Though we live longer and healthier lives than our grandparents, 100 is more or less the outer limit because, catastrophic disease aside, we just plain wear out. But 60 Minutes correspondent Morley Safer talked to one scientist who says that's old-fashioned thinking, that sometime in the next 20 to 30 years or so we'll be able to recondition ourselves for the first steps towards immortality.
We begin our journey to the outer limits with a gentle trip down the River Cam, floating by that center of British learning, Cambridge University. Our guide and helmsman: Dr. Aubrey de Grey. He ponders while he punts.
"When I was a student, I bought my own punt, a secondhand one for a few hundred pounds. And I used it in the summer to do what's called chauffeur punting," says de Grey. "People come along, tourists, and you tell them lies for money."
Today he's pondering his favorite premise: eternal youth.
While most scientists talk about increasing longevity by a few years, de Grey says he is talking about the "indefinite extension of longevity."
"Average life spans would be in the region of 1,000 years," he says. "Seriously."
De Grey and his wife Adelaide are fixtures around Cambridge. She's a researcher in genetics; he's an academic maverick. While still in his early 30s he published groundbreaking work in theoretical biology and earned an international reputation. His day job is managing a fruit fly database.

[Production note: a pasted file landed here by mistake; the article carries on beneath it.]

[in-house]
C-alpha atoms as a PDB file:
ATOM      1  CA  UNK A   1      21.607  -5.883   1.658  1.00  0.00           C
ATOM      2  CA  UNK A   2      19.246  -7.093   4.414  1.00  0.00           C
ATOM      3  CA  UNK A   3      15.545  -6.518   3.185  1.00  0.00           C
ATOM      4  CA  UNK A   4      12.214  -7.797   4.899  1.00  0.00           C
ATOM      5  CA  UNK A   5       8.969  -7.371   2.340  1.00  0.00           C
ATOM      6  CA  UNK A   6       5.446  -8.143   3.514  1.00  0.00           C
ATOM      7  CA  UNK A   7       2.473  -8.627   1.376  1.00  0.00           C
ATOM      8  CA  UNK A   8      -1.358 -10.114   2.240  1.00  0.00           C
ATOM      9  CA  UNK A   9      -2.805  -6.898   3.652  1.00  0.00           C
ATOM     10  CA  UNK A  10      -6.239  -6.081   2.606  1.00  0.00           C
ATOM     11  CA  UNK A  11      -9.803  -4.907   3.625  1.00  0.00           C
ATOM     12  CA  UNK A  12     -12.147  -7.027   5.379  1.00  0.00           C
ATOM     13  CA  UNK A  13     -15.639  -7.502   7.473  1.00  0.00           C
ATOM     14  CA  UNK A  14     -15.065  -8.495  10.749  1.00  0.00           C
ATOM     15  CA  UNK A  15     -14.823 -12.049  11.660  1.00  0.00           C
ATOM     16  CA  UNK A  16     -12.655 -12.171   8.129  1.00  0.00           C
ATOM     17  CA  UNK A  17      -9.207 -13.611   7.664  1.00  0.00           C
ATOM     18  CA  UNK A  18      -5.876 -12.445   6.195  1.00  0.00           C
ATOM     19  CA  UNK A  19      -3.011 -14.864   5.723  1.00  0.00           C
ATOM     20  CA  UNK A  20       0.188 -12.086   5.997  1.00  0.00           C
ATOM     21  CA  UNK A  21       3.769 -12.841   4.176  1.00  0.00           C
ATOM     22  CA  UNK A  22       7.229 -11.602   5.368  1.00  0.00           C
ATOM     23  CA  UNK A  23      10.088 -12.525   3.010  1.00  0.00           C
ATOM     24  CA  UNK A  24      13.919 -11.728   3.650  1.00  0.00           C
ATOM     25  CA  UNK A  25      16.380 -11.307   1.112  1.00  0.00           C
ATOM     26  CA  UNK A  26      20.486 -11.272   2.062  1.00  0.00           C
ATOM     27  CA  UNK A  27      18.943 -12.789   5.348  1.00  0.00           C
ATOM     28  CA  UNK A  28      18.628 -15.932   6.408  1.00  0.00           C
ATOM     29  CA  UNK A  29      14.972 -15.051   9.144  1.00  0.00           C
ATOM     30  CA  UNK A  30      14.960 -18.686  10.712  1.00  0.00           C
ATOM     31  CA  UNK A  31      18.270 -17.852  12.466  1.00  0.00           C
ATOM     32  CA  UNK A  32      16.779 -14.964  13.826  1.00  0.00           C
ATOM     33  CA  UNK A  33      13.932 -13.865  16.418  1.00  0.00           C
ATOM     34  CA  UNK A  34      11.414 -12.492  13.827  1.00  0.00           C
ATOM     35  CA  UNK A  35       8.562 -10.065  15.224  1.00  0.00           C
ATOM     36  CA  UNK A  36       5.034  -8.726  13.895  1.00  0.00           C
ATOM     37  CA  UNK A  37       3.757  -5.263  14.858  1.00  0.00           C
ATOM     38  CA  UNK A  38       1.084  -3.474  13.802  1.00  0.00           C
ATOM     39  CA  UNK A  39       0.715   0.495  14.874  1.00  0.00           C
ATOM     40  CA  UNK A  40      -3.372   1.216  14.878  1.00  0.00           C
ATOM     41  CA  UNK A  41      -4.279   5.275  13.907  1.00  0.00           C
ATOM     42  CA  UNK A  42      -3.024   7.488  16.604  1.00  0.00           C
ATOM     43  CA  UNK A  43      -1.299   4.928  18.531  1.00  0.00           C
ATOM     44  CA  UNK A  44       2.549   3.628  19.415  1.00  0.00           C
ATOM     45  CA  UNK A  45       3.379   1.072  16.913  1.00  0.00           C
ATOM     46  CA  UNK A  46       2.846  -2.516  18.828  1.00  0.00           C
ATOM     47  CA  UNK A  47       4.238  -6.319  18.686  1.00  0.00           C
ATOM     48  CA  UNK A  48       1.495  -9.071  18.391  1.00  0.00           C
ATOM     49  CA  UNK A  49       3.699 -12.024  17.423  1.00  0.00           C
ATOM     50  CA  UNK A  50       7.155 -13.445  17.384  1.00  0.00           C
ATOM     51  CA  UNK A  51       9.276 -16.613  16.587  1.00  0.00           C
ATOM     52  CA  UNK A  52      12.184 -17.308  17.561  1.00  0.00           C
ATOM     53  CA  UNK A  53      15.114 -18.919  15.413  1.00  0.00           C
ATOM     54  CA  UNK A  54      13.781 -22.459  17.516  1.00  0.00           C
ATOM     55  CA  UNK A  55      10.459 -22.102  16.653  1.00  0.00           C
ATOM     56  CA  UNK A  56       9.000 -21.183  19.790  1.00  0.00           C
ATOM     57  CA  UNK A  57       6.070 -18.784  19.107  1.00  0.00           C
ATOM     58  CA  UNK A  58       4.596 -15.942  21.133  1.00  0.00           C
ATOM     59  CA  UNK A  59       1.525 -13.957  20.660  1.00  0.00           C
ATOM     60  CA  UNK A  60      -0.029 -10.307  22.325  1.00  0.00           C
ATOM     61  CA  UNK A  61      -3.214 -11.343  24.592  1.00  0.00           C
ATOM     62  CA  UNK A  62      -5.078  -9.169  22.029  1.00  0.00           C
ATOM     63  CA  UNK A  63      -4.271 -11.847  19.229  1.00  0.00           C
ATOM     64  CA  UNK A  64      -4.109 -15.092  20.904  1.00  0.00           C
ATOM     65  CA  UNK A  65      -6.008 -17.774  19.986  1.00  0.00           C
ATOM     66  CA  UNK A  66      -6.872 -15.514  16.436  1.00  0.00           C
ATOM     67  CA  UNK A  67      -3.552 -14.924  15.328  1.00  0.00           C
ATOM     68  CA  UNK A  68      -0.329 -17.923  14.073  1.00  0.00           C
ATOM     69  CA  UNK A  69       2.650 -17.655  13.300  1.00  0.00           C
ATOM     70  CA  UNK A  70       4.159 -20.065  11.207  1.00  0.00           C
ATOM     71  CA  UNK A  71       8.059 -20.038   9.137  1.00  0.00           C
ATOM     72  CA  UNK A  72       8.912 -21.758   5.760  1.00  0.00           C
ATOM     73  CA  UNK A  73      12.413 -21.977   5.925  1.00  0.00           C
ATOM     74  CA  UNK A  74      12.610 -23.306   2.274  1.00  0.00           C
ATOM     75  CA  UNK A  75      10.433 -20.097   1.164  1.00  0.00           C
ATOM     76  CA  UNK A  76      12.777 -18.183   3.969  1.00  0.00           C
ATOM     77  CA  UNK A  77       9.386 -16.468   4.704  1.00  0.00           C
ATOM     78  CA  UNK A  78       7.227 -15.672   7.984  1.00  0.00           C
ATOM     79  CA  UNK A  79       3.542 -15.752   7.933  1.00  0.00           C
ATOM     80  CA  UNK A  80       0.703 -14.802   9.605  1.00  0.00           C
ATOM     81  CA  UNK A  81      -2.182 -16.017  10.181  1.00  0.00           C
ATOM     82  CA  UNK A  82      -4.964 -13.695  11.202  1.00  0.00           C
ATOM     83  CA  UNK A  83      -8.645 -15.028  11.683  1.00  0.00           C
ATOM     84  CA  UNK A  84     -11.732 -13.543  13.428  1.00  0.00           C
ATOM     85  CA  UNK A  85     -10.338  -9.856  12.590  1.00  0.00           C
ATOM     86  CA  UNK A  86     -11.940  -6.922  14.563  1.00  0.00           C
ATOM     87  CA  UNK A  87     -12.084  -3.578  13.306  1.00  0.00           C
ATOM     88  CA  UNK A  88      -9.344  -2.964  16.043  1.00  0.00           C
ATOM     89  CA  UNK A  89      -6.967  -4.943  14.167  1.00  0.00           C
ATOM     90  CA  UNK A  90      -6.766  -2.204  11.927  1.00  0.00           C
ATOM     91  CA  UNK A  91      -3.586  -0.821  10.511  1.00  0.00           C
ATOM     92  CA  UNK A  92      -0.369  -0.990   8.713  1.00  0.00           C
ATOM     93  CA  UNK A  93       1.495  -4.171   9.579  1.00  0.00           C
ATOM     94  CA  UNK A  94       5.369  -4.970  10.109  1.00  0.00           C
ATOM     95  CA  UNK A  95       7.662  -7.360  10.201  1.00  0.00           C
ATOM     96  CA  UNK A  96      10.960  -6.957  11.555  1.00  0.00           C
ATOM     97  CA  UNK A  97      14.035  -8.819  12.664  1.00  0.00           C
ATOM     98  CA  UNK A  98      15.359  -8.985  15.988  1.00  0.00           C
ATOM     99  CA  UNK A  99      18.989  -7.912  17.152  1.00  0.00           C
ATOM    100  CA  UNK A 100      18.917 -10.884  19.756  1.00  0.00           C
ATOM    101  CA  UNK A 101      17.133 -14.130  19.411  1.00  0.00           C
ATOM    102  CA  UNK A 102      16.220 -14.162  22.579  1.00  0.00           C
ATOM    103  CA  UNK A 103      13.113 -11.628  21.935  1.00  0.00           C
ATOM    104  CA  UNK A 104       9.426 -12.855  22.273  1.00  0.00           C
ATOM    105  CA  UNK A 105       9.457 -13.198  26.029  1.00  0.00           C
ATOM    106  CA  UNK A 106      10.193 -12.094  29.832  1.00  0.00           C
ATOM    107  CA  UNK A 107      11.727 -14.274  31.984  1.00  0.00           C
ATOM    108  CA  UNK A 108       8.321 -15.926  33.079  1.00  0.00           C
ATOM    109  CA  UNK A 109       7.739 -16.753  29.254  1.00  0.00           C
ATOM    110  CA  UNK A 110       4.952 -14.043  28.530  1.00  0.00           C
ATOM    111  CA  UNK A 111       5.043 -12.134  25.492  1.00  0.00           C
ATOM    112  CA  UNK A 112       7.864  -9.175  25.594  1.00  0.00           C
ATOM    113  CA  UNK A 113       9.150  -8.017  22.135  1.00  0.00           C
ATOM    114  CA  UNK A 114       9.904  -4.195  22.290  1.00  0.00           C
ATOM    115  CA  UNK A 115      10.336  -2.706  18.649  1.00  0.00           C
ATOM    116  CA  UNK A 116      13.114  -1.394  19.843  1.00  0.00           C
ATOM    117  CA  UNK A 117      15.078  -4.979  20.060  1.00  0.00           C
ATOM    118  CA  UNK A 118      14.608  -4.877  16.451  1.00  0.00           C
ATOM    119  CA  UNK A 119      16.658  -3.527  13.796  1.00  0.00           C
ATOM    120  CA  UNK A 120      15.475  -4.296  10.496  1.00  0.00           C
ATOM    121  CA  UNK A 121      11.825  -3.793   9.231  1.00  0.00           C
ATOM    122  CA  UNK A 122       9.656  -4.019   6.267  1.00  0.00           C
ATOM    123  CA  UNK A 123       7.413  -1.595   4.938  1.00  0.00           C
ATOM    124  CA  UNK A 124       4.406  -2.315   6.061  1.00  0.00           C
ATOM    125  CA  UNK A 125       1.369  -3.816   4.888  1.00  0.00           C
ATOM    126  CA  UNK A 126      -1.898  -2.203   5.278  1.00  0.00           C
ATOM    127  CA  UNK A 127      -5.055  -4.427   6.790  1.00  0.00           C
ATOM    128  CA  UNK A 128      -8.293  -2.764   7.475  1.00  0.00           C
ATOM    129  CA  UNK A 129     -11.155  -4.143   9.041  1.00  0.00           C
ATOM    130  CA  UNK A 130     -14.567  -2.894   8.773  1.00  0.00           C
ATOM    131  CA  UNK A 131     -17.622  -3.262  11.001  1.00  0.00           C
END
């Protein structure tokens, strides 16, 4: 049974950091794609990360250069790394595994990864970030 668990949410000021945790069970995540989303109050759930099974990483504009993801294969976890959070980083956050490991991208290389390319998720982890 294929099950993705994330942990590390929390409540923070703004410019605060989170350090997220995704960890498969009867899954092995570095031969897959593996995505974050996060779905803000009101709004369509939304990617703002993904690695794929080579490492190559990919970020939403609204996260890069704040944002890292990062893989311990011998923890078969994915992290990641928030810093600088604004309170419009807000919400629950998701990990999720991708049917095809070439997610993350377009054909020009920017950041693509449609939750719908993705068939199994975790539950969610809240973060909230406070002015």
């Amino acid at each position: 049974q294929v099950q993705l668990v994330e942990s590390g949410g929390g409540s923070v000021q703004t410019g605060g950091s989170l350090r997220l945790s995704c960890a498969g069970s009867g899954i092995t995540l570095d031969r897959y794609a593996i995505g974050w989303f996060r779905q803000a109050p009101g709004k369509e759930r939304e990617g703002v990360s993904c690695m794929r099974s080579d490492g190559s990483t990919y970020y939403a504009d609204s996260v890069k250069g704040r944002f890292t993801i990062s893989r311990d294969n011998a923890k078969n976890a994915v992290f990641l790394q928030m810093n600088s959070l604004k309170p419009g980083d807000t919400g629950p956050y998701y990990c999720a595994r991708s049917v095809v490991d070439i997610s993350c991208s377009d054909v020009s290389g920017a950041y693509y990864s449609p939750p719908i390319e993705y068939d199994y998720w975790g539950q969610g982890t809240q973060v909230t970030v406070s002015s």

But the work that consumes him involves larger game – humans. And he does his best thinking in the same 17th century pub where Watson and Crick refreshed themselves while unlocking the mysteries of DNA. De Grey believes he has unlocked the mysteries of immortality.
"The aging process is really a buildup of side effects of being alive in the first place," he says.
De Grey has identified the biological processes he thinks are responsible for aging, including the mutations that cause cancer and the gradual buildup of useless, toxic junk.
What does this accumulation of junk within the cells lead to?
"It depends on the tissue. In the eye, there is a type of junk that accumulates in the back of the retina that eventually causes us to go blind. It's called age-related macular degeneration. In the arteries, you have a different type of cell which accumulates a different type of junk that eventually causes arteriosclerosis," he says.
But de Grey has gone way beyond describing the causes of degeneration. In a series of papers he has developed a theory he calls "Engineered Negligible Senescence". Simply put, it says science will soon enable us to grow old without aging.
De Grey says that not all of the conditions that cause our bodies to age can be avoided or prevented…yet. "But I do claim that we have a fighting chance of developing ways to prevent them within the next 25 years or so."
So humans will be just as spry at 500 as we were at 25?
"If you have difficultly imaging this, think about the situation with houses. With moderate maintenance they stay up, they stay intact, inhabitable more or less forever. It's just that we have to do a bit of maintenance to keep them going. And it's going to be the same with us," says de Grey.